Meet Carim Khouzami, BGE’s new CEO. He grew up in Baltimore and is a die-hard O’s fan, and now he’s returning to the company where he formerly served as CFO.
Carim Khouzami is BGE’s new CEO, but he’s no stranger to the company or region. He was raised in Baltimore, enjoys watching the Orioles and putting Old Bay on everything. After college and a stint working in banking in New York City, Carim returned to Baltimore in 2005 to join Constellation, where he worked until being named CFO of BGE in 2011. In 2014, he was tapped to lead the integration between Exelon and PHI. He most recently served as chief operating officer for Exelon Utilities.
Get to know him, his background and his thoughts on how BGE can continue to improve serving its customers across central Maryland.
Growing up in Baltimore, what is your first memory of BGE?
I remember the “Wires Down” commercial. It definitely shows BGE’s long-standing presence in the community and commitment to safety. It’s a great message for kids and one that I’m glad we’re continuing to reinforce today. Once you’ve heard it, it’s hard to forget.
What led you to be successful in the various positions you’ve held across Exelon?
The key is having a belief that you can learn from anyone. The first thing I do in every role I’ve had is to listen and learn. There are always opportunities to change and improve things, but the most important thing you can do in a new role is understand how things function. People are willing to tell you the areas that are working well and the areas that need improvement. From listening and learning, we can chart a course for how to improve.
What are you most excited for in your new position as CEO?
First, I’m excited to be back at BGE, a company that is such a huge part of the community, and to continue to help shape and improve the places we live. Having grown up here, I have a lot of pride in Baltimore and want to see the city thrive. BGE is a big piece of that. We do so much in the community, and I’m thrilled to be a part of the team that is leading that charge.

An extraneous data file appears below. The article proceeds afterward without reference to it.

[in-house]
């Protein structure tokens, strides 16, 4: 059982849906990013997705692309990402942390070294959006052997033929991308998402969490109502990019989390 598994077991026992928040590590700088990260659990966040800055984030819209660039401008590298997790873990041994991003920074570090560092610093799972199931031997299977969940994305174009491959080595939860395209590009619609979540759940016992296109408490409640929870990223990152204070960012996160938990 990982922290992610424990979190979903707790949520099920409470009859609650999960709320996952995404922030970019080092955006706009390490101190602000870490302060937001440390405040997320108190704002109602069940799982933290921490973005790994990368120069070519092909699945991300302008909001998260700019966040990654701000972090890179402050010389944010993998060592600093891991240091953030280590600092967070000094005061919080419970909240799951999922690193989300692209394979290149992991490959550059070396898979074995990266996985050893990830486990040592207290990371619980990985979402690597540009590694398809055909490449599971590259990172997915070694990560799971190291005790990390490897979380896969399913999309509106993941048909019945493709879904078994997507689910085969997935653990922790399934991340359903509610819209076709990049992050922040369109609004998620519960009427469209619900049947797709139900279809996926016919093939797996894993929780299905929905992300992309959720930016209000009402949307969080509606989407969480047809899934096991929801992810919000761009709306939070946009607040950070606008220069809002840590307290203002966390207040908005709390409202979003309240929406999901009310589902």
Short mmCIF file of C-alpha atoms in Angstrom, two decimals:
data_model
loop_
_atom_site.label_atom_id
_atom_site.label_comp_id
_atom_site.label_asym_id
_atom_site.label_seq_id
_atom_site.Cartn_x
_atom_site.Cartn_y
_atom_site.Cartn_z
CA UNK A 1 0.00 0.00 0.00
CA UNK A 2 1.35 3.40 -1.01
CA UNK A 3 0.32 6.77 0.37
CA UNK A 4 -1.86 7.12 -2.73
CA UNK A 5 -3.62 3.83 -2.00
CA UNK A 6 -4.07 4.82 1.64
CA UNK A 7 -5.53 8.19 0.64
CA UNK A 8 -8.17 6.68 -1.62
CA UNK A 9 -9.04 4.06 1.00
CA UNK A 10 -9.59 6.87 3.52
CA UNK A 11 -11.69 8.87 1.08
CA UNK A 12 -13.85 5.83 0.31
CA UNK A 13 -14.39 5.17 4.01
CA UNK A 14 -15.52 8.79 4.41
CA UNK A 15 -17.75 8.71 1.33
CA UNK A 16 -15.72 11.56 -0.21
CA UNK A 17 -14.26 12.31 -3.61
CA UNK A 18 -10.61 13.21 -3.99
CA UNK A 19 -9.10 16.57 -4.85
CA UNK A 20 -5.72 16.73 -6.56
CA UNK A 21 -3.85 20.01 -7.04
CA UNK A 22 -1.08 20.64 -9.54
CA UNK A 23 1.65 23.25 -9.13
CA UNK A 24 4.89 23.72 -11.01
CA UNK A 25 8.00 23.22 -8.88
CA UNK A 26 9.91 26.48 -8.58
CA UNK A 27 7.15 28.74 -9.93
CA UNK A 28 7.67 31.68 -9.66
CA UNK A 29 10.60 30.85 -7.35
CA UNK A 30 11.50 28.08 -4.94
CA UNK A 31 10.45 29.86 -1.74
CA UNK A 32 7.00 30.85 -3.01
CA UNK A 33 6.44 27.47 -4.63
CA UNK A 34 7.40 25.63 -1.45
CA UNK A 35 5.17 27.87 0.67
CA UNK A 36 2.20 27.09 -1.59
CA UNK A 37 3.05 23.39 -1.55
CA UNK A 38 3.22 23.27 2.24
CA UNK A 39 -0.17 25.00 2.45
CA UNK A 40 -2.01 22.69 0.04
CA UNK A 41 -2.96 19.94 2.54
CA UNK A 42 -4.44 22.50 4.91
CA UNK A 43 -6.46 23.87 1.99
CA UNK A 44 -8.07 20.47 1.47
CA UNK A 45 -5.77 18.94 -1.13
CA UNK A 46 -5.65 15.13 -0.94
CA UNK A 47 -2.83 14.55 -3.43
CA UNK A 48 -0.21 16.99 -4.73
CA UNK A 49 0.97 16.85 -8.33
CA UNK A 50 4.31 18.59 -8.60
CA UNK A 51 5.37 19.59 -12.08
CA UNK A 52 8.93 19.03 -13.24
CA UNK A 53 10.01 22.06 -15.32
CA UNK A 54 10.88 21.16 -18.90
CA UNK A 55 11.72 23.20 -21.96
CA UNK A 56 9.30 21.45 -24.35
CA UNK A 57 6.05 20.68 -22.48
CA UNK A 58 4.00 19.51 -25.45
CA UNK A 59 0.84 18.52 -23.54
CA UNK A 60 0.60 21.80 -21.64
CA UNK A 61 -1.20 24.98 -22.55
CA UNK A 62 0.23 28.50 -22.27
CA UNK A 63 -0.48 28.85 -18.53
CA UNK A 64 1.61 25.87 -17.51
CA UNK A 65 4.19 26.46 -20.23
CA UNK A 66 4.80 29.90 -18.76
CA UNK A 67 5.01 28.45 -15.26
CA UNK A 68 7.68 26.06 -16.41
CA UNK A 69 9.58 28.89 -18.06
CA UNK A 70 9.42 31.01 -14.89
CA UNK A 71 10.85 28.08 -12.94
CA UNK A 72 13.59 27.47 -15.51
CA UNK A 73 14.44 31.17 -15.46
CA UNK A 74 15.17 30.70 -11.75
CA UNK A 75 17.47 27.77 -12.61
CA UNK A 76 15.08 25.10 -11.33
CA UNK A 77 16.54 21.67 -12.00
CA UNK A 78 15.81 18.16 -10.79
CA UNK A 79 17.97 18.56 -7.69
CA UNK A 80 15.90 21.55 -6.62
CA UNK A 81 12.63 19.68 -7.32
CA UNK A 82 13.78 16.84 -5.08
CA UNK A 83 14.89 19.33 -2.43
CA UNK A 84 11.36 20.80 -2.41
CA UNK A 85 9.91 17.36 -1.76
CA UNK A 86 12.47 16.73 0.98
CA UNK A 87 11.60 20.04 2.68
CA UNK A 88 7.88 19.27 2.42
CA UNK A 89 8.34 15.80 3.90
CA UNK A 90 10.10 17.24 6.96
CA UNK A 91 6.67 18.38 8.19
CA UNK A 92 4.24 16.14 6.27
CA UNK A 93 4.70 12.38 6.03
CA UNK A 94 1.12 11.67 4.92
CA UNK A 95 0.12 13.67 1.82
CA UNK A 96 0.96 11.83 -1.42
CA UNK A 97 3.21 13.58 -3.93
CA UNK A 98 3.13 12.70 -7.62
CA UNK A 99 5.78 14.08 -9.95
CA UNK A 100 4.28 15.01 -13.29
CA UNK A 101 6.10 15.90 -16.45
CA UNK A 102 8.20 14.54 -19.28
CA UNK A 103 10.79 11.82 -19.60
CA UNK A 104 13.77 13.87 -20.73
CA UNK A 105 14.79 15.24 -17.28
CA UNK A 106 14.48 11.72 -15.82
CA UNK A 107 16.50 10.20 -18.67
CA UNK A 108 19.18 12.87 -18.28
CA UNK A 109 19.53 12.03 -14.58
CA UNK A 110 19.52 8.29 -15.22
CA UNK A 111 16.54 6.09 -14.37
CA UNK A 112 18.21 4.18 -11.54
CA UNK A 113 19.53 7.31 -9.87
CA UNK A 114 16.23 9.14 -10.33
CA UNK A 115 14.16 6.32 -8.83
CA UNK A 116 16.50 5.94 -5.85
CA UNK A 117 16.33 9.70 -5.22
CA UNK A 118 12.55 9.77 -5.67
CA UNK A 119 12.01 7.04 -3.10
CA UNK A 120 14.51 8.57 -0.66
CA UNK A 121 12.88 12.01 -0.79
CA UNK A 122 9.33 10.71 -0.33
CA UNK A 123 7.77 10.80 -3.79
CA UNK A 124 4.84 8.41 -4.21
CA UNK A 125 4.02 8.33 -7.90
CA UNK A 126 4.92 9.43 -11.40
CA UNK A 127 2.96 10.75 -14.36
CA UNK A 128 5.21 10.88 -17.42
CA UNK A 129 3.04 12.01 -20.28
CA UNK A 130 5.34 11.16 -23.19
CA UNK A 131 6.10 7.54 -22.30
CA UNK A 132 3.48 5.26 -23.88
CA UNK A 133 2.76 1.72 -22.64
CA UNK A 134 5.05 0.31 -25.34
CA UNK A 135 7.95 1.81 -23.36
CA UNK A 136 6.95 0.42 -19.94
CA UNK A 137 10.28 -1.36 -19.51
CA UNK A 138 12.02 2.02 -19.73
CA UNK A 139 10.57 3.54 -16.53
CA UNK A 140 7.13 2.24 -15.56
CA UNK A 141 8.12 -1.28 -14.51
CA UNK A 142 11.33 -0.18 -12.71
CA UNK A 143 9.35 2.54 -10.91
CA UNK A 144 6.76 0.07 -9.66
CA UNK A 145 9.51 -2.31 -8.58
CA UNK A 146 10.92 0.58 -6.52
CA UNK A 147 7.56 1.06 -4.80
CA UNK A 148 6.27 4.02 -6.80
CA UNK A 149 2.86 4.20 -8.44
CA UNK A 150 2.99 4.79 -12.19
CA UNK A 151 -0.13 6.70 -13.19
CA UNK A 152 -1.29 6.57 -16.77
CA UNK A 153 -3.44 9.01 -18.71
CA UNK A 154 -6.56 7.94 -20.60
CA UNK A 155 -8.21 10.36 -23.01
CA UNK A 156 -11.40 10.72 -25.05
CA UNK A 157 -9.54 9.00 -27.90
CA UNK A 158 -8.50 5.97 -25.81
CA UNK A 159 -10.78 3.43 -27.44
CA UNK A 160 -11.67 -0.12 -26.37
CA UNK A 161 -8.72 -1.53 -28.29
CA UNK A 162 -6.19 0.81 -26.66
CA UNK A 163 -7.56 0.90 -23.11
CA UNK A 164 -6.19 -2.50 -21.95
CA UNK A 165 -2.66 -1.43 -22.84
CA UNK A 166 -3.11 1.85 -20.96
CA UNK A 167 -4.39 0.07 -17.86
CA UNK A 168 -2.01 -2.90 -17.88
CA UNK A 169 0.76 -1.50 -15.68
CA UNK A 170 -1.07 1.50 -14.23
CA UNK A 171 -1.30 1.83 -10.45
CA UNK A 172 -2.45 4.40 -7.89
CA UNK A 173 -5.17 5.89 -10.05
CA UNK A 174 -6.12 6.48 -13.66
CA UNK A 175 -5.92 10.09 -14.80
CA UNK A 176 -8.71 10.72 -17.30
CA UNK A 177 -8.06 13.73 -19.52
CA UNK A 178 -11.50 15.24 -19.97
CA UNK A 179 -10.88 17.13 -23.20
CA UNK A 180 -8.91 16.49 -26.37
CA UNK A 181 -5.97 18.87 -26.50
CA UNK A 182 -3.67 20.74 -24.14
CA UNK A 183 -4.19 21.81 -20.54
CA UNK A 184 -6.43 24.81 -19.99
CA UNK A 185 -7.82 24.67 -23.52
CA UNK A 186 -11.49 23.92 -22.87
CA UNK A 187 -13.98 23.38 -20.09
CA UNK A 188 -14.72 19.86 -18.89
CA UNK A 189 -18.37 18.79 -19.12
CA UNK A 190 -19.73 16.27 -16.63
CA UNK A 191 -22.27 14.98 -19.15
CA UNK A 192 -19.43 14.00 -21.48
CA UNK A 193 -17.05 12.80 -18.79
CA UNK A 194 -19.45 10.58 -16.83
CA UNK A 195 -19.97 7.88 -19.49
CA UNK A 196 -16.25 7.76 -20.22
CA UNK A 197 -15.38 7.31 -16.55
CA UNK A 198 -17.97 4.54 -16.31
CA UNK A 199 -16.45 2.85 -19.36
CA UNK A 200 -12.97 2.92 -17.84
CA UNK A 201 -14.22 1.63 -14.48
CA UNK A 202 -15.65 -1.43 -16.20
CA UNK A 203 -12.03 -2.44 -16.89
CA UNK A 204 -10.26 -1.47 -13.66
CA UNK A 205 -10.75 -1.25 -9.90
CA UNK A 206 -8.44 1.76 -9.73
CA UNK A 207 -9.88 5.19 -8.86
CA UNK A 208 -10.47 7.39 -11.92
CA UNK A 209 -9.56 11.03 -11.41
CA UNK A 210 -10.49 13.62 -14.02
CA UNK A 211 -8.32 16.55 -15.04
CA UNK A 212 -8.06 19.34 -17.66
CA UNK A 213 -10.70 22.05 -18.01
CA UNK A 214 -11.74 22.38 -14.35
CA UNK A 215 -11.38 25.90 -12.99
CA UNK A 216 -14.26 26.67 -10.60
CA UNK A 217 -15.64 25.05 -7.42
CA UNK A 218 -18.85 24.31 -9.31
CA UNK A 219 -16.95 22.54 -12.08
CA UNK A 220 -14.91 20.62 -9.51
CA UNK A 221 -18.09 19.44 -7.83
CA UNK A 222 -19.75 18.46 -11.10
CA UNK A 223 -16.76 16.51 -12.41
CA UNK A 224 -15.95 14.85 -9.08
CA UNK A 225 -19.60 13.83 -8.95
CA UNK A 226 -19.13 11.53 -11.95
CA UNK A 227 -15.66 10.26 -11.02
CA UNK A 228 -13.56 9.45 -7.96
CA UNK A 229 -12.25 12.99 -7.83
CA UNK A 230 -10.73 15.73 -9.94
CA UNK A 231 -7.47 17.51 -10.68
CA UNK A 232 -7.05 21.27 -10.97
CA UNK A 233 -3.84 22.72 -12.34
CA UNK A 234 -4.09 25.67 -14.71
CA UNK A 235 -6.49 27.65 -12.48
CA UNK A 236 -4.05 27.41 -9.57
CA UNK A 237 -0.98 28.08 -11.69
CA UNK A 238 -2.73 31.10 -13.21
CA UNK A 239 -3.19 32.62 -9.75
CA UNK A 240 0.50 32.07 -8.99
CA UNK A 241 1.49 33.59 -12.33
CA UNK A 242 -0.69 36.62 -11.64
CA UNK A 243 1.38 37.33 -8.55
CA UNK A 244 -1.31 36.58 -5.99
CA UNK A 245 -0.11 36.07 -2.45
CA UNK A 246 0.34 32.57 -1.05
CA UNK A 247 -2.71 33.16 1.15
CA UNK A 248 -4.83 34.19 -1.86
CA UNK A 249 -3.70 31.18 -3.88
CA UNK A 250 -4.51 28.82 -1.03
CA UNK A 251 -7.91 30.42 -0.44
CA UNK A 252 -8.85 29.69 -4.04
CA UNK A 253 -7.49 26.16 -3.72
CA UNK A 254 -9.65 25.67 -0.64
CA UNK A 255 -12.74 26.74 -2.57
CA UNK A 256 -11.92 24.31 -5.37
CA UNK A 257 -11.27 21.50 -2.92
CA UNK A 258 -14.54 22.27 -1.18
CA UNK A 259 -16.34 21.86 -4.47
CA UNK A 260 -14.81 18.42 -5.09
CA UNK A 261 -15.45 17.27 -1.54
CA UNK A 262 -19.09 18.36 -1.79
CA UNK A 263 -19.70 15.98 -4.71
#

What are some of the goals you hope to achieve as CEO?
I’m excited by the significant improvements BGE has made in operations and customer satisfaction and I want to build on that momentum. One way we can do that is through innovation. I want to leverage technology and different products to operate more efficiently and more cost effectively to better serve our customers.
What are some of the biggest challenges facing our industry?
BGE is a 203-year-old company. With that tenure, there can be a tendency to fall into the trap of doing things the way we’ve always done them. And, that’s not going to work. Our customers expect us to work in a different manner. They have higher levels of expectations from a customer service perspective. We must find ways to be innovative and address the ever-changing customer needs and desires.
Why are you proud to call Baltimore home?
It’s a great city with a tremendous history. Baltimore has all the attributes of a big city – sports teams, museums, arts – with a small-town feel. Many Baltimore folks have lived here their whole lives. I think back to my classmates from St. Paul’s, and many of them have settled in Baltimore and Maryland. That speaks to the city and its charm.
What is your favorite Baltimore snack food?
If you’re from Baltimore, you must love Berger Cookies. You can’t not love them. I also eat anything that is doused in Old Bay. Old Bay chips are obviously a favorite, but also Old Bay fries. I mean, really, Old Bay anything…
Are you a sports fan? Which teams do you root for?
Growing up in Baltimore, I’ve been a lifelong Orioles fan. And, of course, the Ravens. When they came to Baltimore, I was in college, but I instantly picked them up as my team.
What do you want our customers to know about BGE?
They need to know that everything we do – every decision and every investment we make – is with the customer in mind. We make sure to consider the impact of our decisions on them from a safety perspective, from the service they receive and the financial impact they will feel when they get their bill. We always have them in mind, and I hope that comes through in the work we do.